17 May 2015


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Rob Waddell

Take all the time you want. IMO the answer is that here is no single answer. pl

William R. Cumming

Thanks P.L.! I participated in ICAF classes about two dozen times.



I lectured at several of these places after I graduated from one. BTW, the selection was more important than the course in my time. What you really got out of it other than a year long release from the rat race was to be rated "fully qualified" for promotion to BG if there were vacancies enough. There never were enough vacancies and so the rat race resumed when you graduated. pl


@Col. Lang:

'People like our comrades here do not wish to be "managed" by people who see them as stepping stones. pl'

Stepping stones? I would have said tomb stones. I believe it must be increasingly difficult to maintain morale in the current climate.

What happens if American troops ever have to face a first rate army again without total domination of the skies?


This is another good list...




Who would that be? pl


It was irresistible.

As if I didn't give enough clues ... Elwood P. Dowd's sister Veta Louise utters the above line, after a really close shave, so to speak, with a psychiatrist.


Another wonderful line from the movie, which also may be apt in the context of Gen. Weidley is this one:

"I've wrestled with reality for 35 years, Doctor, and I'm happy to state I finally won out over it."

The full movie is on the tube:



A first rate army other than the U.S. Army? WIth some air capability that denies the U.S. domination of the skies?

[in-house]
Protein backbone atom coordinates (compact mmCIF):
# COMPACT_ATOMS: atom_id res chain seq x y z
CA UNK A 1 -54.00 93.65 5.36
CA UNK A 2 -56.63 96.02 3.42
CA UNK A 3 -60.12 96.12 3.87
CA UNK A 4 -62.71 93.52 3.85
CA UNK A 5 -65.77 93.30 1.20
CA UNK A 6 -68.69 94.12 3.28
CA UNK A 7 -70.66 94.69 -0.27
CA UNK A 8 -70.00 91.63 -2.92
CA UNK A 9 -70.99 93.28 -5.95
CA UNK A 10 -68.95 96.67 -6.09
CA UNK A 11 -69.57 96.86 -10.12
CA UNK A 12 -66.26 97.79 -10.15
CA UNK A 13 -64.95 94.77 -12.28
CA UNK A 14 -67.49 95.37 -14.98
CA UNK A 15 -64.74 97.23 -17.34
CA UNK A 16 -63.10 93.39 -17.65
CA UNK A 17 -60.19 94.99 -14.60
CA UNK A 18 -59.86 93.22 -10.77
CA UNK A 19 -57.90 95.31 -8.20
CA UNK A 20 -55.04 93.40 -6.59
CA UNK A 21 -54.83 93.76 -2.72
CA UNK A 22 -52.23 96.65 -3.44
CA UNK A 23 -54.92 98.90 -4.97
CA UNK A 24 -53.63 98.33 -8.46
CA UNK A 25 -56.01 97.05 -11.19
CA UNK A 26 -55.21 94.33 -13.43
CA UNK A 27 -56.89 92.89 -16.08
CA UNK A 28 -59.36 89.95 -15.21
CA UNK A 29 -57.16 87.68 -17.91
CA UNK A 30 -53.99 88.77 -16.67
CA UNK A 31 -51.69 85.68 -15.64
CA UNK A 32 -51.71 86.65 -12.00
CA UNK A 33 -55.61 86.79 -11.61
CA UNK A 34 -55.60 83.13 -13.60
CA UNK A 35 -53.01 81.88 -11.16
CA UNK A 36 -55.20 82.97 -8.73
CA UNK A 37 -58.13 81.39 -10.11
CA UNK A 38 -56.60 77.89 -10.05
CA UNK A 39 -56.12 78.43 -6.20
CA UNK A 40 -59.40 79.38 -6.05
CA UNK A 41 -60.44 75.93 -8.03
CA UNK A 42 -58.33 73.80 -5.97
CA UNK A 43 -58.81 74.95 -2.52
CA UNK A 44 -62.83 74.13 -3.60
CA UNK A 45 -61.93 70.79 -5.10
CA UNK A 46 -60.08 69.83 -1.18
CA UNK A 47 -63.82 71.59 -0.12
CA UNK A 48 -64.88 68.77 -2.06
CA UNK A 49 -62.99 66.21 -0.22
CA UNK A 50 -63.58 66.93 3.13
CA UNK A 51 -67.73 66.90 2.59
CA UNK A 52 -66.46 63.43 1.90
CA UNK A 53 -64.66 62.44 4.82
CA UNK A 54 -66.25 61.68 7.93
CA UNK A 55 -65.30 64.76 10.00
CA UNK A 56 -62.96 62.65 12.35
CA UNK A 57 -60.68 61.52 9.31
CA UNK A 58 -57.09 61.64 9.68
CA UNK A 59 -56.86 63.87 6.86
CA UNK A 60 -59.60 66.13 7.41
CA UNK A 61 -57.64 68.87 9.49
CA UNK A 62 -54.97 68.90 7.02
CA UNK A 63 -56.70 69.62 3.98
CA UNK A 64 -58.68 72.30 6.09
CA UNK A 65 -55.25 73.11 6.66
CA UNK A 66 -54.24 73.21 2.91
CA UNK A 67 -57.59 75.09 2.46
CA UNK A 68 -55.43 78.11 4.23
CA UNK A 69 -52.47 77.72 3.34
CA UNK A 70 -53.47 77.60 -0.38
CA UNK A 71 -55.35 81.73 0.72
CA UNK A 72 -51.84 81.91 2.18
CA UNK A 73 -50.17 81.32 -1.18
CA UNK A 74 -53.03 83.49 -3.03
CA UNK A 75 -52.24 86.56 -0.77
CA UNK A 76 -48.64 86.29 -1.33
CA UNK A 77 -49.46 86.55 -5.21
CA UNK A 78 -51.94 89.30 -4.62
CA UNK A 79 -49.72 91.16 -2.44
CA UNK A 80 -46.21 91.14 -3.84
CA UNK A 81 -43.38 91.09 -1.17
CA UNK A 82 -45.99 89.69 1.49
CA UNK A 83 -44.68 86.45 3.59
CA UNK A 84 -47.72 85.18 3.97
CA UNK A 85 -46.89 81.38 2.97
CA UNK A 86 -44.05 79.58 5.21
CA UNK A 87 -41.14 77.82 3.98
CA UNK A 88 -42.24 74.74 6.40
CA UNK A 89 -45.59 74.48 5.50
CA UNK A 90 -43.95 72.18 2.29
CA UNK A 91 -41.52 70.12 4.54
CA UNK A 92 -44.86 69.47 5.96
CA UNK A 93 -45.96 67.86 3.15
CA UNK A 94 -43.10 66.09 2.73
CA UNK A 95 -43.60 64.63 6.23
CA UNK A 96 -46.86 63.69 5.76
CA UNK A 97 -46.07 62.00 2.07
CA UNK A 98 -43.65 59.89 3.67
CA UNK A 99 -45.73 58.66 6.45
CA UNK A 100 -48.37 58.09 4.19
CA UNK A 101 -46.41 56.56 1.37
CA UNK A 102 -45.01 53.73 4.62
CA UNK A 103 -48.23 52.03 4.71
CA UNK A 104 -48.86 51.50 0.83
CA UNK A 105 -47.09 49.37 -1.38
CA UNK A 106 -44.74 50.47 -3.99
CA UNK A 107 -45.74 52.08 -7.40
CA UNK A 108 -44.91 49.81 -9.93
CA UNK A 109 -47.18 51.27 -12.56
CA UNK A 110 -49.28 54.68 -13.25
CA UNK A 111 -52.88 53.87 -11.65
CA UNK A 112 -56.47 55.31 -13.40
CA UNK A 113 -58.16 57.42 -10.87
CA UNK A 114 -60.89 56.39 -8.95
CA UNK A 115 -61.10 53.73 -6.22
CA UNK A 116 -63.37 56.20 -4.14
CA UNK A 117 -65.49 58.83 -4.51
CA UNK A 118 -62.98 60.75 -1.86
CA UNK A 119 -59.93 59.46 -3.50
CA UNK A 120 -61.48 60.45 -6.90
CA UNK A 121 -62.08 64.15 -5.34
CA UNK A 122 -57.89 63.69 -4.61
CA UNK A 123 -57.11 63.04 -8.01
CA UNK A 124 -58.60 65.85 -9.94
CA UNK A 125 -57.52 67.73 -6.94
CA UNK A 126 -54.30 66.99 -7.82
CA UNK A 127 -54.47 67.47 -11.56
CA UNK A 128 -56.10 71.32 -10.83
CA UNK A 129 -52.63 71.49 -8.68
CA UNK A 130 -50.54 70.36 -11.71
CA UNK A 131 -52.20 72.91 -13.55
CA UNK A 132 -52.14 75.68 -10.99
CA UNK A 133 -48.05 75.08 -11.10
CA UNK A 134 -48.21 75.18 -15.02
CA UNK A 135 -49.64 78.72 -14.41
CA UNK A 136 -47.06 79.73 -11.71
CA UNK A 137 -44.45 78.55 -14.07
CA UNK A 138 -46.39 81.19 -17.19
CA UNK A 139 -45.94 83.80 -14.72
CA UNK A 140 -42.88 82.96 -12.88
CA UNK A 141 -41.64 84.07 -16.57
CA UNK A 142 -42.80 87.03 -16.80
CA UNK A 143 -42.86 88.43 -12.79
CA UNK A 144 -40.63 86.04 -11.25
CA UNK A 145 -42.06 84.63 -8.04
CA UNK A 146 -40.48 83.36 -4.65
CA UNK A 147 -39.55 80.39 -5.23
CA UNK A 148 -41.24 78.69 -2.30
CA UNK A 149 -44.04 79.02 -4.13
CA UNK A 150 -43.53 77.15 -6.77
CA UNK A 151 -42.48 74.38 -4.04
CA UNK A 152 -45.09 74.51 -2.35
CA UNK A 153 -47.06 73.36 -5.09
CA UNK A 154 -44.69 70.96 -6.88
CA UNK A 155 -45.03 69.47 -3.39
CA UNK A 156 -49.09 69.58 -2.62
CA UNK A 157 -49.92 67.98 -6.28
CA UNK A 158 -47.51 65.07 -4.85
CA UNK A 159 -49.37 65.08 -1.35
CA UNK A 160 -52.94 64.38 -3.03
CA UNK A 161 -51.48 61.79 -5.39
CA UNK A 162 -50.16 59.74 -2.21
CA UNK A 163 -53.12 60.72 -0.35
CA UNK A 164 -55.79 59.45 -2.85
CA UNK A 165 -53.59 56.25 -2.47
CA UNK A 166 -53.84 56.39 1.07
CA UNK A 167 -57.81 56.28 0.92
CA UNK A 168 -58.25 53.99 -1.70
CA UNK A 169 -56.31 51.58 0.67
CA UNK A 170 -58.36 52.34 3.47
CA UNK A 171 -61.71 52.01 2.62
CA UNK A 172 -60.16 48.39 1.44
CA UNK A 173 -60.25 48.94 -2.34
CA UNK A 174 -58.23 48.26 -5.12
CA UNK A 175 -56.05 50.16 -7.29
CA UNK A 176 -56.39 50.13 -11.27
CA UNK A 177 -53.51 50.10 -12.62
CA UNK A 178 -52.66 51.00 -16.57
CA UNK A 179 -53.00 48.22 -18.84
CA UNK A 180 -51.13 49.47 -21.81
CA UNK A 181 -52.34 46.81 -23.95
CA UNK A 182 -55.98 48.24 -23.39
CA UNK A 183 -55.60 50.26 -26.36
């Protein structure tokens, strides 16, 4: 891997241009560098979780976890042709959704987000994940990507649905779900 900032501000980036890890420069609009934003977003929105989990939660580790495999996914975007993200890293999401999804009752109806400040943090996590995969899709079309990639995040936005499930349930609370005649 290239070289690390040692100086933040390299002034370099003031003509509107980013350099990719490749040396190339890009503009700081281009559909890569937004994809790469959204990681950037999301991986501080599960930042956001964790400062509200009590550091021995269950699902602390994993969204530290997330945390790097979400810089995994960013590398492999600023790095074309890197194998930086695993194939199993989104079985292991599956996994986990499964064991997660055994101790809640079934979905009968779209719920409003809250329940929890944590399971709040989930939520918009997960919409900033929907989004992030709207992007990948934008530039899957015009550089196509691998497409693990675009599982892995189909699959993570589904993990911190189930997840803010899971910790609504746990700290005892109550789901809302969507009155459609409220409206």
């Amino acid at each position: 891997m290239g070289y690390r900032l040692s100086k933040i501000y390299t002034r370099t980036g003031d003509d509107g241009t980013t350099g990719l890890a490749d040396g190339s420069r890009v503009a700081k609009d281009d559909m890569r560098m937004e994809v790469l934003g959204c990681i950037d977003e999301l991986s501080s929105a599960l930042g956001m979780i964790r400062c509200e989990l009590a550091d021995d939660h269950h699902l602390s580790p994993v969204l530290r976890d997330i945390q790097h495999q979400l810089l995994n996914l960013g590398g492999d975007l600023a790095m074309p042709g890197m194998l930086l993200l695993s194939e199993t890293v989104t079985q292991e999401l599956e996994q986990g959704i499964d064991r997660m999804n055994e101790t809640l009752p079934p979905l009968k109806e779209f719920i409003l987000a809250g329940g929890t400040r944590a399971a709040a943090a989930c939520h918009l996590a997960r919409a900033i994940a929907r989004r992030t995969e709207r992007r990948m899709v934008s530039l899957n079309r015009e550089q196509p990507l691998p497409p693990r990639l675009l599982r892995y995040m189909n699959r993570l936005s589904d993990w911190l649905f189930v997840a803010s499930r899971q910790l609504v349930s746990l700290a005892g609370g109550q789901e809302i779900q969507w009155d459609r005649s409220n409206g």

I would have thought that as an avid reader and accomplished writer of fiction and an admirer of some Science fiction you would understand the potential of "disruptive technology" - Heinleins linear accelerator on the moon, the laser pistol and such.

The nuclear bomb was "disruptive technology" what happens if the Chinese or Russians come up with the next quantum leap? G.I Joe is then on the ground facing Ivan or Wong on a man to man basis. How does that end? Sedan?

Patrick Bahzad


I understand your "what if ?" question in reference to a potential "first rate army" and the absence of air superiority, but I think the question that needs to be asked is a bit different.
There is no first rate army capable of the same power projection capabilities as the US. However, if the potential battlefield is in the adversary's backyard, that changes the equation a bit.
The issue I see for the US armed forces is the "Israeli syndrome", that is 10 years or so of COIN operations with SOCOM style forces, light footprint and light armour against an opponent that is not necessarily first class military. The Israelis got a real hard reality check when they faced Hezbollah in 2006 after years of shooting fish in a barrel in Gaza. That's the one thing.
The other thing I see as an issue, and it's related to the previous one: when you get used to COIN/SOCOM style raids, you don't train as much for the real basics of combined forces operations and you end up losing certain abilities.
Additionally, and each point I mention is a consequence of the previous one, the current US ground forces are very light on armour overall. There aren't many armoured divisions left (MBTs) and the infantry is mostly geared towards mobility, instead of armour. Combined arms capabilities for ground forces are not exactly a high priority training goal at the moment. Potential adversaries have been noticing this trend for a while and it got them thinking.
Finally, war games organised over recent years have shown another potential danger facing US forces. It's not so much a challenge for air superiority, but a contested sky and an opposing force equipped with advanced AA capabilities and a fleet of attack helicopters could seriously damage US ground forces operations, even more so if there is a sea-based assault/landing involved.
However, on a more positive note, adversaries currently capable of such prowess number very few. The more worrying trend right now is the potential "reality check" that would be faced in an assymetric warfare against an organised, battle-hardened and well prepared force that is fighting in its own backyard. you can fill in the blanks as to who might fit such a profile ...just a clue, i'm not talking about IS :-)